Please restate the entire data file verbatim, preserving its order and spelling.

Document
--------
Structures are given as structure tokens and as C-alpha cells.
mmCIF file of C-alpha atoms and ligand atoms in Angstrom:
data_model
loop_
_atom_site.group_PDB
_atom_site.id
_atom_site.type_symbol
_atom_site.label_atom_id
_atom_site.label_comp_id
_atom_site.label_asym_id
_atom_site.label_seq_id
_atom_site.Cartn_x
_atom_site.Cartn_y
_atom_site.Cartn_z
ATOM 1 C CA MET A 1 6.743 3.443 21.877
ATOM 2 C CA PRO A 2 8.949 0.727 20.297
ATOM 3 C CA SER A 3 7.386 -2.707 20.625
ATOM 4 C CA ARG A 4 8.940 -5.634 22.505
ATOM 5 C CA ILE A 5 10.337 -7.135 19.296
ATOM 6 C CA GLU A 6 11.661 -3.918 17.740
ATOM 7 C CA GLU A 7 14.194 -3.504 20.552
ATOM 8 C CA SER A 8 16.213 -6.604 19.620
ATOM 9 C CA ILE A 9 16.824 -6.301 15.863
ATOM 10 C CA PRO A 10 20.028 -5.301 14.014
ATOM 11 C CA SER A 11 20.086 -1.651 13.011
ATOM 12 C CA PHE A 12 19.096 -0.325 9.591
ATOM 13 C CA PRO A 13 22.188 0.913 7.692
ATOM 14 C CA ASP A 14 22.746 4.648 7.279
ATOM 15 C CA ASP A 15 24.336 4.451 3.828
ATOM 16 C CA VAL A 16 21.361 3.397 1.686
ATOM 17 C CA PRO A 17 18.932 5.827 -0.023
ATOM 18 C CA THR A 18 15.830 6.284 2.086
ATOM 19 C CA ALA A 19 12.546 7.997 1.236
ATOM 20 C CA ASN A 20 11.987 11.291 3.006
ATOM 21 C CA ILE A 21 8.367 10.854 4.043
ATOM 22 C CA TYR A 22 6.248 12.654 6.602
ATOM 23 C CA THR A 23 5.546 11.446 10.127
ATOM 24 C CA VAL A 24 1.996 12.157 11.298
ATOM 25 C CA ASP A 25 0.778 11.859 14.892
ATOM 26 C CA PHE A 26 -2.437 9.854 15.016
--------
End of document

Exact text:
Structures are given as structure tokens and as C-alpha cells.
mmCIF file of C-alpha atoms and ligand atoms in Angstrom:
data_model
loop_
_atom_site.group_PDB
_atom_site.id
_atom_site.type_symbol
_atom_site.label_atom_id
_atom_site.label_comp_id
_atom_site.label_asym_id
_atom_site.label_seq_id
_atom_site.Cartn_x
_atom_site.Cartn_y
_atom_site.Cartn_z
ATOM 1 C CA MET A 1 6.743 3.443 21.877
ATOM 2 C CA PRO A 2 8.949 0.727 20.297
ATOM 3 C CA SER A 3 7.386 -2.707 20.625
ATOM 4 C CA ARG A 4 8.940 -5.634 22.505
ATOM 5 C CA ILE A 5 10.337 -7.135 19.296
ATOM 6 C CA GLU A 6 11.661 -3.918 17.740
ATOM 7 C CA GLU A 7 14.194 -3.504 20.552
ATOM 8 C CA SER A 8 16.213 -6.604 19.620
ATOM 9 C CA ILE A 9 16.824 -6.301 15.863
ATOM 10 C CA PRO A 10 20.028 -5.301 14.014
ATOM 11 C CA SER A 11 20.086 -1.651 13.011
ATOM 12 C CA PHE A 12 19.096 -0.325 9.591
ATOM 13 C CA PRO A 13 22.188 0.913 7.692
ATOM 14 C CA ASP A 14 22.746 4.648 7.279
ATOM 15 C CA ASP A 15 24.336 4.451 3.828
ATOM 16 C CA VAL A 16 21.361 3.397 1.686
ATOM 17 C CA PRO A 17 18.932 5.827 -0.023
ATOM 18 C CA THR A 18 15.830 6.284 2.086
ATOM 19 C CA ALA A 19 12.546 7.997 1.236
ATOM 20 C CA ASN A 20 11.987 11.291 3.006
ATOM 21 C CA ILE A 21 8.367 10.854 4.043
ATOM 22 C CA TYR A 22 6.248 12.654 6.602
ATOM 23 C CA THR A 23 5.546 11.446 10.127
ATOM 24 C CA VAL A 24 1.996 12.157 11.298
ATOM 25 C CA ASP A 25 0.778 11.859 14.892
ATOM 26 C CA PHE A 26 -2.437 9.854 15.016